In the first post discussing the quality of pre-Stanley Cup hockey, we noted that it was not a gentlemanly game played in a friendly fashion by the upper crust, but a rough-and-tumble affair played by men of all stripes. This time we examine the idea that the Stanley Cup gave the players something to strive for, giving them incentive to play hard, and play longer, in an effort to win the ultimate prize.
Something to Play For
Some argue that before the Stanley Cup, teams did not have anything to play for. As such they treated the game more as a pastime than a competition.
This argument is false. The first Amateur Hockey Association of Canada (AHAC) season was in 1887, and the association named a champion at the end of each season. Before the AHAC was formed, the Montreal Winter Carnival (which started in 1883) served to determine the champion team for the season. When the Carnival was cancelled in 1886, the teams decided to hold tournament amongst themselves to determine a champion.
Just because the Stanley Cup was not there did not mean there was no championship to be won. The Stanley Cup is viewed as the be-all and end-all in hockey by modern eyes, but that was simply not the case in its early years. It was highly prized, but other championships were important as well. In 1901, the Ottawa team, new champions of the Canadian Amateur Hockey League (CAHL, the direct descendant of the AHAC), declined to challenge Winnipeg for the Stanley Cup even though they would have had at least an even shot of taking it. They had just won a hard battle for the league championship, and decided that was enough for them; the Stanley Cup was not worth it that year.
If anything should be viewed as giving teams something to play for, it should be the Winter Carnival Tournament. It was that event that really sparked the growth of competition in Montreal, and led directly to the establishment of the Ottawa Hockey Club in 1883.
In the last post there was a game report excerpt about how the Quebec team never lost courage even in the face of unfavourable odds against them. This is not the description of a team out for a skate. Courage is not needed when undertaking a pastime. This is a team doing their utmost to win out against their opponents, trying even when it seemed the game had already been lost.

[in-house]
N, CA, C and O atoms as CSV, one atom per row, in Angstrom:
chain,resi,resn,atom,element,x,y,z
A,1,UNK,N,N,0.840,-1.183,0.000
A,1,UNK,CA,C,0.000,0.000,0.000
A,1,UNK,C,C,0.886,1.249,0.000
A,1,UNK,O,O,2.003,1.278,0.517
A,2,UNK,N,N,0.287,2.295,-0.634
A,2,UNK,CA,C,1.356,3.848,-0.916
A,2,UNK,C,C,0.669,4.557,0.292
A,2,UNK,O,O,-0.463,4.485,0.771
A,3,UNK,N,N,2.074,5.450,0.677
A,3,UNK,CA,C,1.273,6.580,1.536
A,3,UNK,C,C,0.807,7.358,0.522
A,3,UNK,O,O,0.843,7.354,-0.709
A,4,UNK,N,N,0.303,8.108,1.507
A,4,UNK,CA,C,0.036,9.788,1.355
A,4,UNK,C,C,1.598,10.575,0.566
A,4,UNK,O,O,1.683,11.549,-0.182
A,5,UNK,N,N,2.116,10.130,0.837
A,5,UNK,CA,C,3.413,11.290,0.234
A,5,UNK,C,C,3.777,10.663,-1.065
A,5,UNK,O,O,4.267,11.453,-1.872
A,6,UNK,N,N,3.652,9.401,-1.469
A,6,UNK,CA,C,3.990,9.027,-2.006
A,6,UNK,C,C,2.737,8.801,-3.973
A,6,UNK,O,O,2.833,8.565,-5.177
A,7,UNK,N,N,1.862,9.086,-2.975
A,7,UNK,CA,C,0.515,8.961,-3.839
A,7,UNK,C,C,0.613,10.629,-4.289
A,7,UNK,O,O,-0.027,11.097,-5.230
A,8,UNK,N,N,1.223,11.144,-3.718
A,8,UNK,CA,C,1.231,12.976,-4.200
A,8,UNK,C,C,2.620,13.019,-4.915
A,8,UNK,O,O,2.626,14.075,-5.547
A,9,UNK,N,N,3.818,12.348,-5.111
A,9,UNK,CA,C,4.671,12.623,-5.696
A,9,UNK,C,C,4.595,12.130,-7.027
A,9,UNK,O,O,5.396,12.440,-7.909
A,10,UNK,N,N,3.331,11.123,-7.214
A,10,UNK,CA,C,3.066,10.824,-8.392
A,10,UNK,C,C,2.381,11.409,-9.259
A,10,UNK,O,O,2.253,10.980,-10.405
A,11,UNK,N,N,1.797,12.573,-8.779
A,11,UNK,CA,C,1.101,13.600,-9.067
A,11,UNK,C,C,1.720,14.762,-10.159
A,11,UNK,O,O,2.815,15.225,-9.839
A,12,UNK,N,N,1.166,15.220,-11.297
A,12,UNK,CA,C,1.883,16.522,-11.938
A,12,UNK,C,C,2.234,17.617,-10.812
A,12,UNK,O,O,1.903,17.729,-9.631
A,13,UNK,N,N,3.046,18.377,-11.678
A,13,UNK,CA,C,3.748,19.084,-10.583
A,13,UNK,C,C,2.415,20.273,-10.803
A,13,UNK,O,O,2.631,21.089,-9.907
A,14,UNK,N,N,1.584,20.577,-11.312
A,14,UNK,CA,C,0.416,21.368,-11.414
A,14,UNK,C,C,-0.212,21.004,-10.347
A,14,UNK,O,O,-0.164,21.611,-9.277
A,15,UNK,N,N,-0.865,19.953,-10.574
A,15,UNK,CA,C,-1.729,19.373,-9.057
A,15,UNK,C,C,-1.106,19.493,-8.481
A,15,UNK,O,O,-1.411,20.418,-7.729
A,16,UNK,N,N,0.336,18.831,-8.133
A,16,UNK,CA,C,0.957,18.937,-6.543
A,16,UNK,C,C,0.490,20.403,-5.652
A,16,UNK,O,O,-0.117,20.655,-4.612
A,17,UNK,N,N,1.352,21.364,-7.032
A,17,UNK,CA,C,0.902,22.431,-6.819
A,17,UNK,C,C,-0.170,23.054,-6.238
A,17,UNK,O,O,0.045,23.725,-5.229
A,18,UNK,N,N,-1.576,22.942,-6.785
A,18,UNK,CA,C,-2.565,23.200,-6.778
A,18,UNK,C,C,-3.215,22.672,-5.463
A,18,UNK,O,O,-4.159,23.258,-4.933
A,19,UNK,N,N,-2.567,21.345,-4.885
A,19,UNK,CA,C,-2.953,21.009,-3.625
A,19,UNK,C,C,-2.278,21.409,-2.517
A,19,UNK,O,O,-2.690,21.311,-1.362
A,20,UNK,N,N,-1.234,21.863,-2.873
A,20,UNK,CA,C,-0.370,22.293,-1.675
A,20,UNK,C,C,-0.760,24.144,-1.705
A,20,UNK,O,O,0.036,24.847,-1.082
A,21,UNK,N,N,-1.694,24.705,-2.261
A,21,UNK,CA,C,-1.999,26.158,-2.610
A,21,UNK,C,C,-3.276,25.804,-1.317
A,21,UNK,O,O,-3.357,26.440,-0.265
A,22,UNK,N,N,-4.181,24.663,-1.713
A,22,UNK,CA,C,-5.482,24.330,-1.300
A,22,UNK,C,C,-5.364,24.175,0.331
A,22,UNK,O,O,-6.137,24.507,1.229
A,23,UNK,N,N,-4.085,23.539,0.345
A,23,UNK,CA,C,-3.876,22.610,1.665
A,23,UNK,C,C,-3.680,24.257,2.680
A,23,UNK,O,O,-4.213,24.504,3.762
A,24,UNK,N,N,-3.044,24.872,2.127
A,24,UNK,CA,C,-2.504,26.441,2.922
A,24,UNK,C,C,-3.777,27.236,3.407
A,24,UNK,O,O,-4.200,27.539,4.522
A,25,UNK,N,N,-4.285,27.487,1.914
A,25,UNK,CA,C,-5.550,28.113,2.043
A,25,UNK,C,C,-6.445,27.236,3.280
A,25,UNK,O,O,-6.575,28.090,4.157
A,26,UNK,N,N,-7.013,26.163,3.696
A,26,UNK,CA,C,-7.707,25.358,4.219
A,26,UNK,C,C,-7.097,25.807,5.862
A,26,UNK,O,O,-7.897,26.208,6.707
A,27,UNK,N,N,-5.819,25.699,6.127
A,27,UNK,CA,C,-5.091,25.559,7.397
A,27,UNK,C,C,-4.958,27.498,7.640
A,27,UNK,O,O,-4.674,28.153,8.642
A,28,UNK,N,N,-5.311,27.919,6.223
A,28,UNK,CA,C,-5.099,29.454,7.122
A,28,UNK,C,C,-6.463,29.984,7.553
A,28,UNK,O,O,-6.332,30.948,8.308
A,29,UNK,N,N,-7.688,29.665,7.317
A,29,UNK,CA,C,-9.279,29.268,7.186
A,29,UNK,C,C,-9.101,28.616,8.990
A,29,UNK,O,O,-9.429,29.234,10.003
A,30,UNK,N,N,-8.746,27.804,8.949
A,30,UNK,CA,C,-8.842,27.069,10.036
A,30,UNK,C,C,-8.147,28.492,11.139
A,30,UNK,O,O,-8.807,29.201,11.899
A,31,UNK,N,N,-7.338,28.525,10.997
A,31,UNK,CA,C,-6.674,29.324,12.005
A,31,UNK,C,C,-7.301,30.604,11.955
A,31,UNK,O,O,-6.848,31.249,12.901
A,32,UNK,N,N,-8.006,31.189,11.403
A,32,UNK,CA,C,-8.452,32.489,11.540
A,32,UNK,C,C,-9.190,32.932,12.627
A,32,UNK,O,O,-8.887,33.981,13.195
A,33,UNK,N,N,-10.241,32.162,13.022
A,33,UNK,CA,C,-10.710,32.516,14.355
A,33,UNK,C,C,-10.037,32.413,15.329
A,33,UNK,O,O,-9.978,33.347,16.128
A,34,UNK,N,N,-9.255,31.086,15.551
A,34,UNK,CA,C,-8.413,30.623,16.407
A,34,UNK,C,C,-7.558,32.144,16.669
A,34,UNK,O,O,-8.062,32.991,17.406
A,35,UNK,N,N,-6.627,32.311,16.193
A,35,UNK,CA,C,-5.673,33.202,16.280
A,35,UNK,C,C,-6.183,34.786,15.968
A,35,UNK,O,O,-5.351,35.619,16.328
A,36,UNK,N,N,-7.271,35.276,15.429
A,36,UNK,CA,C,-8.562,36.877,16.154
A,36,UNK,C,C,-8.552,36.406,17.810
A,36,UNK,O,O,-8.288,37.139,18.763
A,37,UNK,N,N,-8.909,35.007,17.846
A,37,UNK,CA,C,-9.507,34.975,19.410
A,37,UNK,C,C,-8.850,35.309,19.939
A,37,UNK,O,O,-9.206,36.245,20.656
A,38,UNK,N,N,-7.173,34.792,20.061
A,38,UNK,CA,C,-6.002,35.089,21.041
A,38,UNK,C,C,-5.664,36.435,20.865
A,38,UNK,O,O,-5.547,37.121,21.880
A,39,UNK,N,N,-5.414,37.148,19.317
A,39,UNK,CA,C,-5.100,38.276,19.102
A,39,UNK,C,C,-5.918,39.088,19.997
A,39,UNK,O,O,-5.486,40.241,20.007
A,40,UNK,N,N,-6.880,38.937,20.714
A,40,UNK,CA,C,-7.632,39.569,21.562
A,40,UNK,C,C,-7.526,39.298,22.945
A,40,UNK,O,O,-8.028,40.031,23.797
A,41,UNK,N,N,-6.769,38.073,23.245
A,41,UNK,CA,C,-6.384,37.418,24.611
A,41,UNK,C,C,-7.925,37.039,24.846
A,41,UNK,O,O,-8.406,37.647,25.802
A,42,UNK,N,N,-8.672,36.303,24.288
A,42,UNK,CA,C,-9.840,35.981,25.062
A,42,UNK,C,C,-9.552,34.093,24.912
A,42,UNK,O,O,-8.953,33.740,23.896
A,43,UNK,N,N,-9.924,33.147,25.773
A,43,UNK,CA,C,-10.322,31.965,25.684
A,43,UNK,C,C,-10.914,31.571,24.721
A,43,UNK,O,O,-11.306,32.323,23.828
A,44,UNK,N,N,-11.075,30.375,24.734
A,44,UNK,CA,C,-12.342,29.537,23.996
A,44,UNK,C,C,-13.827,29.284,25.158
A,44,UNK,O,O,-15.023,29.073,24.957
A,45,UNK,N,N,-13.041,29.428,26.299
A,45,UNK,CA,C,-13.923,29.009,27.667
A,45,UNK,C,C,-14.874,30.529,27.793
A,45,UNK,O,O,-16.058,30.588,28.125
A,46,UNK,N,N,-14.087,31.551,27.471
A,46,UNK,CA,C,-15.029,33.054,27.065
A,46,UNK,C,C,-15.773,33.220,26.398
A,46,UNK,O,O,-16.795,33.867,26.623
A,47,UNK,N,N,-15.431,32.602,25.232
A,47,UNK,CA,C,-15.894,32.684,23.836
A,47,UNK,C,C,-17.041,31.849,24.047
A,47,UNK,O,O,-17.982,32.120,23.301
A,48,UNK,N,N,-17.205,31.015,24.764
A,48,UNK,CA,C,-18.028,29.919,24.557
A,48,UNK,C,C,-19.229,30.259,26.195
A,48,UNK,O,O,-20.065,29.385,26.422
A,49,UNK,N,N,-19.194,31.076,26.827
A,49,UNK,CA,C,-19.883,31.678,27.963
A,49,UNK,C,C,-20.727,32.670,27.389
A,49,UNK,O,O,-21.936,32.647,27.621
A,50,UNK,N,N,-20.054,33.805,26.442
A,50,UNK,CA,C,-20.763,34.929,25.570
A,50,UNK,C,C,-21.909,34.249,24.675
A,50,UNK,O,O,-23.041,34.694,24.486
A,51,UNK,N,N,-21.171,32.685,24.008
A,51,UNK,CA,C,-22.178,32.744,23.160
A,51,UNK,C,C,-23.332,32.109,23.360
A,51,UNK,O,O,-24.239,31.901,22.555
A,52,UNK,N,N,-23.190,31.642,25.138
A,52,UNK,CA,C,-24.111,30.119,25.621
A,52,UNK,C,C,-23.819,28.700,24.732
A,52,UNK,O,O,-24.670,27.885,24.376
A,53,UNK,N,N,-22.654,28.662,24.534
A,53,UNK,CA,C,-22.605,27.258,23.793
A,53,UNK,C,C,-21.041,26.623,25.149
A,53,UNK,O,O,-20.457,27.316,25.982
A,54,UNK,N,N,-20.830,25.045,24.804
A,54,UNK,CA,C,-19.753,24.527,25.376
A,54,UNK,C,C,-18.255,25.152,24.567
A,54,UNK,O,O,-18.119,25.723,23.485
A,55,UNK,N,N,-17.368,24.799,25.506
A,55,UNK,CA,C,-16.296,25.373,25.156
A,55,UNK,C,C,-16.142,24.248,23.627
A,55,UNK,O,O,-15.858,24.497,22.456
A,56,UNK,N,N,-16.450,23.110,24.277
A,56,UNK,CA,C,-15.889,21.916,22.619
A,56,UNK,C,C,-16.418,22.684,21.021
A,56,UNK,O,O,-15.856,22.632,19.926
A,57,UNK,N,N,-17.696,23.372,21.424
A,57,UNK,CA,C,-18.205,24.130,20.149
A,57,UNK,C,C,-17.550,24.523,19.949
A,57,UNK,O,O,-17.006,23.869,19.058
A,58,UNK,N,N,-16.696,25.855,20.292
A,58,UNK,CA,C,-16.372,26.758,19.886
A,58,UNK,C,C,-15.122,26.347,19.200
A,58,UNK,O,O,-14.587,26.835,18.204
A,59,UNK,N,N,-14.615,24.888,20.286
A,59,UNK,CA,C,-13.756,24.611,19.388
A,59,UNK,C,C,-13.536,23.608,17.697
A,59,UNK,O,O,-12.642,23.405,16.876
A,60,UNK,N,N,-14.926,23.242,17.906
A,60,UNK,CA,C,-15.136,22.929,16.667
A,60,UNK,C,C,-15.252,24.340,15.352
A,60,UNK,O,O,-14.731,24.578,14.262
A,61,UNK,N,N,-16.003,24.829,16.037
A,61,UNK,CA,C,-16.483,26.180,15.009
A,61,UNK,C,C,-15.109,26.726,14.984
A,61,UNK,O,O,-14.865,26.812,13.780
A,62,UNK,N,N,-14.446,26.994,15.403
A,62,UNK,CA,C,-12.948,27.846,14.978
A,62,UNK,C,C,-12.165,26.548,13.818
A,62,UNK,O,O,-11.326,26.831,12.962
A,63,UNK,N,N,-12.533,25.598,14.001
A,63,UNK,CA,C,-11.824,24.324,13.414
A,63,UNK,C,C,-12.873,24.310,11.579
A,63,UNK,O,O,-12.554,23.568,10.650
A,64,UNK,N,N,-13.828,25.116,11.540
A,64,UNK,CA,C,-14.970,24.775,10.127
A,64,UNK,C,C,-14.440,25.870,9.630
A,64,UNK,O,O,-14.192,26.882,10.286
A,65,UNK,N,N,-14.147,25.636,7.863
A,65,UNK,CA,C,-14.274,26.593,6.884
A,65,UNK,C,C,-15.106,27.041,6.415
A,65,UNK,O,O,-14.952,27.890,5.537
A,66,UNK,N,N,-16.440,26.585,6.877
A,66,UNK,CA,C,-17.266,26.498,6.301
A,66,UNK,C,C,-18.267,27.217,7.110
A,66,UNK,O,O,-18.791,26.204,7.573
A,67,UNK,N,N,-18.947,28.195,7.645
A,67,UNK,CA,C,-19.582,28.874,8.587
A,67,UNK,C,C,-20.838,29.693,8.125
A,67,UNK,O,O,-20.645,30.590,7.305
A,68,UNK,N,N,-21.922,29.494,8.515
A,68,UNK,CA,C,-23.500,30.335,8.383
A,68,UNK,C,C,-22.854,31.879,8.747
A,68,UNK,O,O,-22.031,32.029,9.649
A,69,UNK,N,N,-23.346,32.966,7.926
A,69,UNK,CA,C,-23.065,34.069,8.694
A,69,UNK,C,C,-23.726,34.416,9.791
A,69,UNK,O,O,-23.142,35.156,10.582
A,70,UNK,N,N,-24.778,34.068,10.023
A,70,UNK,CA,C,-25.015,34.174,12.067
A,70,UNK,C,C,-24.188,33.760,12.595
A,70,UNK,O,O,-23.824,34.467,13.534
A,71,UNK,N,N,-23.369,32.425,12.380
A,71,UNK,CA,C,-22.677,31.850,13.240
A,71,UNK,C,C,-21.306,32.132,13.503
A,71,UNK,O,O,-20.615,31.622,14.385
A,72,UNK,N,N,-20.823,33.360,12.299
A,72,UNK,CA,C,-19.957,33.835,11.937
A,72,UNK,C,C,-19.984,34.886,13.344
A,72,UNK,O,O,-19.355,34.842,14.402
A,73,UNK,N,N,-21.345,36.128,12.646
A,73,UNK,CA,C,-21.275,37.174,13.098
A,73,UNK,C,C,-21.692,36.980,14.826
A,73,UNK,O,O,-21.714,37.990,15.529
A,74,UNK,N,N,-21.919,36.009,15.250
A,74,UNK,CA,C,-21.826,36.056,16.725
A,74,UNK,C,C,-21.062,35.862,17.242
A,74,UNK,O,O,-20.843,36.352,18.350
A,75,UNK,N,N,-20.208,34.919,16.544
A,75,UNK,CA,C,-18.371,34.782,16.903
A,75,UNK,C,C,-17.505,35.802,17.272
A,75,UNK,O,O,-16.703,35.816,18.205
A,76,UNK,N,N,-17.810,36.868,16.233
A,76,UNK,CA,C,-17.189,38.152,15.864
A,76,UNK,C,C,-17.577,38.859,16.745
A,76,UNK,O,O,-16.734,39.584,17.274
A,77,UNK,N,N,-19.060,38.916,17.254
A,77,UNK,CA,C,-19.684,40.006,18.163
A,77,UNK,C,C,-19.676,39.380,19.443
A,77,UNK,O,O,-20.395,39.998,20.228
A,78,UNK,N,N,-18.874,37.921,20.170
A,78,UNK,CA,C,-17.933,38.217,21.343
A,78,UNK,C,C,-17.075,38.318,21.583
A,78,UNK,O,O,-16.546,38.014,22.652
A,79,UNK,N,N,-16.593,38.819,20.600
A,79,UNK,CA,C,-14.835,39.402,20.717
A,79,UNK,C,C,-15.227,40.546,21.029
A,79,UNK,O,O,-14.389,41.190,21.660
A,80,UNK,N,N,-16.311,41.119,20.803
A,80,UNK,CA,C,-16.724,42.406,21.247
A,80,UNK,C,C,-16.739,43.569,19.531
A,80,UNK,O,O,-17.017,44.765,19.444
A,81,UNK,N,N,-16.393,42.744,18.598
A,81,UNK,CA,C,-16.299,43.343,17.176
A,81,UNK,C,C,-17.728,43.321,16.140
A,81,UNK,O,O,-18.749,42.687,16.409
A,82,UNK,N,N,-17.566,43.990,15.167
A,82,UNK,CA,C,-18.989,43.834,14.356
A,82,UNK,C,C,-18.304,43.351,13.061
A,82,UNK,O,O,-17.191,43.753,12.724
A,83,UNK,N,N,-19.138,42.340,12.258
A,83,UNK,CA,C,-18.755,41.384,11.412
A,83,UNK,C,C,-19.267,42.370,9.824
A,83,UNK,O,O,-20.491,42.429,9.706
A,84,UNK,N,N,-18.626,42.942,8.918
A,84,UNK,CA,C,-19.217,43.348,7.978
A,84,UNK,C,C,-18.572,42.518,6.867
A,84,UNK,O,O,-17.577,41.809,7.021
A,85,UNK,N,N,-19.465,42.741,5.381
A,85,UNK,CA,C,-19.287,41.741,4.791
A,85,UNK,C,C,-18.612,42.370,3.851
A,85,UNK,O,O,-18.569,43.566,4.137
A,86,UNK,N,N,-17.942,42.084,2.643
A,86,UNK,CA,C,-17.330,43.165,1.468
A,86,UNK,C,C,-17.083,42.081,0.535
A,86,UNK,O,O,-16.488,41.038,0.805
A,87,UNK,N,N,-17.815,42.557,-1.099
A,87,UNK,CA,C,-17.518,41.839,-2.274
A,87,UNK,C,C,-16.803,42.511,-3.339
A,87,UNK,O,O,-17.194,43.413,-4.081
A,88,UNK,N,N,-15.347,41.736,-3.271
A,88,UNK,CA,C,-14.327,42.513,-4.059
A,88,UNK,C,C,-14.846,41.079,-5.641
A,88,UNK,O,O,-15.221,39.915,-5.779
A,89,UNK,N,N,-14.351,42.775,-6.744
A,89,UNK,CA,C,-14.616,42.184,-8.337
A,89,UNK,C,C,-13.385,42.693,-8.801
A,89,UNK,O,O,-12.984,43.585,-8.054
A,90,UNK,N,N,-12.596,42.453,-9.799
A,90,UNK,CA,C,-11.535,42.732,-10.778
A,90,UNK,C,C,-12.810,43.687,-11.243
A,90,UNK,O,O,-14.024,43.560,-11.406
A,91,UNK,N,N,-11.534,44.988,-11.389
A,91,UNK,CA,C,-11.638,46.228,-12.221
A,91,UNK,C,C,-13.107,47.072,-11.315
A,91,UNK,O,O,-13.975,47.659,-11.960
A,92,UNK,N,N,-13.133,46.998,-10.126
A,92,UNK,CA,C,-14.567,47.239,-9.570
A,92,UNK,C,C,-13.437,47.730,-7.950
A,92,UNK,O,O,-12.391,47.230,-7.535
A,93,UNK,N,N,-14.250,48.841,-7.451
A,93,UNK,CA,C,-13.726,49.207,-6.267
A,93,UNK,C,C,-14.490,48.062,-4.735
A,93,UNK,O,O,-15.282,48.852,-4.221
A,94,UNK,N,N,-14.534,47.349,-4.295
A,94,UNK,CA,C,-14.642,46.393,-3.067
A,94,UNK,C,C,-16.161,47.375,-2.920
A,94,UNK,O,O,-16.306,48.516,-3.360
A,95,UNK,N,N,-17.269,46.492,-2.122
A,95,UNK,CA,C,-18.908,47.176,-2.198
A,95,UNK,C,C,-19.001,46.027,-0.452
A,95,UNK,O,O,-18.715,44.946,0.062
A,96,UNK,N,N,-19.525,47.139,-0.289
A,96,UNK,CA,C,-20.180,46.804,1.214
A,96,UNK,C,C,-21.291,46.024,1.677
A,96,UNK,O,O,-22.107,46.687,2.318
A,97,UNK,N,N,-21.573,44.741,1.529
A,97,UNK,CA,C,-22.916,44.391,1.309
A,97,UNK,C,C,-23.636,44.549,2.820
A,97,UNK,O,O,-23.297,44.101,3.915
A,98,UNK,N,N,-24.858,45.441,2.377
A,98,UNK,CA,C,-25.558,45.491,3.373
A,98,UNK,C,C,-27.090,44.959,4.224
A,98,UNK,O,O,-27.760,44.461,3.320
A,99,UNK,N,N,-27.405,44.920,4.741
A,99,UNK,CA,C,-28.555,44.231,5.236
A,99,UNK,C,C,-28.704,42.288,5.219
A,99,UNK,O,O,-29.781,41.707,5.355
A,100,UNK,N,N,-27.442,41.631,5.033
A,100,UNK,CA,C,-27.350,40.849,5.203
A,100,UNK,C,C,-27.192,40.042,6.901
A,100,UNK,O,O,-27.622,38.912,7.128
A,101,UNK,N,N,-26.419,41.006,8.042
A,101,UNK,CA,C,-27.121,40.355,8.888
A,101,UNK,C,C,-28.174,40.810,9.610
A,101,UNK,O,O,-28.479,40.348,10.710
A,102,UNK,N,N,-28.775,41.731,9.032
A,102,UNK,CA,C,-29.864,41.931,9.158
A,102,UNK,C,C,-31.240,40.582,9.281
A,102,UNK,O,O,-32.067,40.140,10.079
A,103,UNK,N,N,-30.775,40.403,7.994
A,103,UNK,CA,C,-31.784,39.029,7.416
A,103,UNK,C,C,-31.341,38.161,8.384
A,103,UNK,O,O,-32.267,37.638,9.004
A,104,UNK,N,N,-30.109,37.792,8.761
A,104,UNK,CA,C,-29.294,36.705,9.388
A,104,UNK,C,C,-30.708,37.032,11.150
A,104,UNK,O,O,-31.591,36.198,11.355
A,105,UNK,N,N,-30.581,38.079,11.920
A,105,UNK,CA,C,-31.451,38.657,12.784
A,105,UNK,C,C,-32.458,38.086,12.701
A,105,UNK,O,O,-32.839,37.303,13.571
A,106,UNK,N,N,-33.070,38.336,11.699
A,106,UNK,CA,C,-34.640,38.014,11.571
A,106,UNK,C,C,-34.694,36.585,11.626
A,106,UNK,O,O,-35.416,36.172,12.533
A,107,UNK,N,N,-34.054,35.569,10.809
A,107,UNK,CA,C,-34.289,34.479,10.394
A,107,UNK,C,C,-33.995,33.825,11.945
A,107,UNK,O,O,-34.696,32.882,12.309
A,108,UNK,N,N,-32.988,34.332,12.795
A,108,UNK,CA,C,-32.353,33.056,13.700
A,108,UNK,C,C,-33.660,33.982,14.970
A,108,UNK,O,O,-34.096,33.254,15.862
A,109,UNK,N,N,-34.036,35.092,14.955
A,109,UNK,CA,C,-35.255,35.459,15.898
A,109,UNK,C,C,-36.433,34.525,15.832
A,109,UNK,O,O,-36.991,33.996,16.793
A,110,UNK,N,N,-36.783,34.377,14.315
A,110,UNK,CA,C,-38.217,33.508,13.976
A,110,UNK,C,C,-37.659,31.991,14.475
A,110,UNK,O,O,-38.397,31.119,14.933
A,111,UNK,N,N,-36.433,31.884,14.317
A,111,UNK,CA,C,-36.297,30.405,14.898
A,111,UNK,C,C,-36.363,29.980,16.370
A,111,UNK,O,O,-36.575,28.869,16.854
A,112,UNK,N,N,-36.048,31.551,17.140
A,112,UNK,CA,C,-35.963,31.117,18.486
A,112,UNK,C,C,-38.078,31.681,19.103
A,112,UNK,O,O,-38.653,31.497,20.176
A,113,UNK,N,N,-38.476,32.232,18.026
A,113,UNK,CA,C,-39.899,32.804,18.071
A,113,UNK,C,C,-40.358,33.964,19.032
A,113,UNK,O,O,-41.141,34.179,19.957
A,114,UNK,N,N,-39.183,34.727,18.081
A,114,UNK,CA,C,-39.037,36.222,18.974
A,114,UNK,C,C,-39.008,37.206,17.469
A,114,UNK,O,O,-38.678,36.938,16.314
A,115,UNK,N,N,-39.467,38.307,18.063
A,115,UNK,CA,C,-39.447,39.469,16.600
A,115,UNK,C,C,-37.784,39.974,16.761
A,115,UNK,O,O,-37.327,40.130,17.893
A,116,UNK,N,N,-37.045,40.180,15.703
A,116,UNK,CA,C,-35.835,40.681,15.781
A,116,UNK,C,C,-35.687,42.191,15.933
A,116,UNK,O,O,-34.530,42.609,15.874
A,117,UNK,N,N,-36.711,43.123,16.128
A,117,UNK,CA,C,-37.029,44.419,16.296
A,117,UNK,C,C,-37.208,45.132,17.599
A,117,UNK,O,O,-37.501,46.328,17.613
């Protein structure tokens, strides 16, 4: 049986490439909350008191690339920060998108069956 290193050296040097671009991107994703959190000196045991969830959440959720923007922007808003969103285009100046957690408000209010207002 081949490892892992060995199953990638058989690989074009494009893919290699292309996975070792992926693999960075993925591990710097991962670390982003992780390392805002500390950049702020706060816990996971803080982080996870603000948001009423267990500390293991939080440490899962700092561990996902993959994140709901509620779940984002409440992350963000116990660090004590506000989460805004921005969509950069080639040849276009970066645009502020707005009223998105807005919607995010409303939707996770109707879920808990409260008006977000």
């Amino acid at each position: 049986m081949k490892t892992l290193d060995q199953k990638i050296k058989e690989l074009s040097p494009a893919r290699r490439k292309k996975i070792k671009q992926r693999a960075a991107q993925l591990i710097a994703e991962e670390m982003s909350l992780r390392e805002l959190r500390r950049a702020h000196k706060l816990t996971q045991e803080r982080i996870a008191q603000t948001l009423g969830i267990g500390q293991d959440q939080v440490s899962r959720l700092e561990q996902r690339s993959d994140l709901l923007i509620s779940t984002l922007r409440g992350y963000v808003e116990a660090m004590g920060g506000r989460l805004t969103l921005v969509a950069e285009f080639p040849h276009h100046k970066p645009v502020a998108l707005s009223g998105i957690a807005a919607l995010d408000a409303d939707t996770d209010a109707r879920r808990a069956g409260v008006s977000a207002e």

Some argue that since few pre-Stanley Cup players continued to play in the post-Stanley Cup years, this demonstrates a significant increase in the quality of competition. Players who played before were allegedly now unable to compete.
This argument misses a very basic fact about hockey at the time: almost all players had very short careers, by modern standards. As players got into their late 20s, family and other responsibilities often came into play, meaning they had less time to devote to getting their shins whacked by sturdy pieces of wood. This trend continued into the early professional era. Here are some notable players from this era, and the age at which they played their last senior-level game:
Barlow, Billy: 26
Bowie, Russell: 27
Drinkwater, Graham: 24
Farrell, Art: 24
Grant, Mike: 28
Jordan, Herb: 26
McDougall, Bob: 22
McGee, Frank: 23
McKerrow, Clare: 22
Routh, Havilland: 25
Russel, Blair: 27
Scanlan, Fred: 25
Trihey, Harry: 23Walsh, Marty: 27
With players retiring so early, it is unsurprising that few of them would be in the same league in X number of years, since they have so few years in their career to begin with. As such, even if few players who were playing in 1890 are still playing in 1895, this does not mean the quality of competition necessarily increased, because the same can be said for 1895 compared to 1900.
To demonstrate this, I examined several pairs of seasons. For each season, I noted which regular players (i.e., those playing at least half of their team's games) were still regular players five seasons later. I did this in two-year intervals. The results are below.
1888 to 1893: 7 players (Hodgson, McQuisten, McDonnell, Camerson, Stewart, Paton, Patton)
1890 to 1895: 5 players (Cameron, Brown, Watson, Davidson, Jones)
1892 to 1897: 4 players (Brown, Scott, Young, Watson)
1894 to 1899: 8 players (Kirby, Watson, Young, Brown, Elliott, Grant, Collins, Stocking)
1896 to 1901: 4 players (Stocking, Westwick, Cahill, Pulford)
1898 to 1903: 2 players (Westwick, Pulford)
1900 to 1905: 5 players (Bowie, Russel, Hogan, Boon, Pulford)
The average number of players is five, and there is no pattern here. Therefore the observed player turnover after the Stanley Cup came into play was merely the normal amount of player turnover for this era. This rate continued on after the Cup was introduced.
In the end, the idea that the Stanley Cup is the be-all and end-all of hockey is a modern one, and was not shared at the time it was introduced. It was certainly a big deal, even from the beginning, but did not produce any additional motivation for players to play the game. The players were already trying their best to be the best; they did not need another silver bowl to spur them on.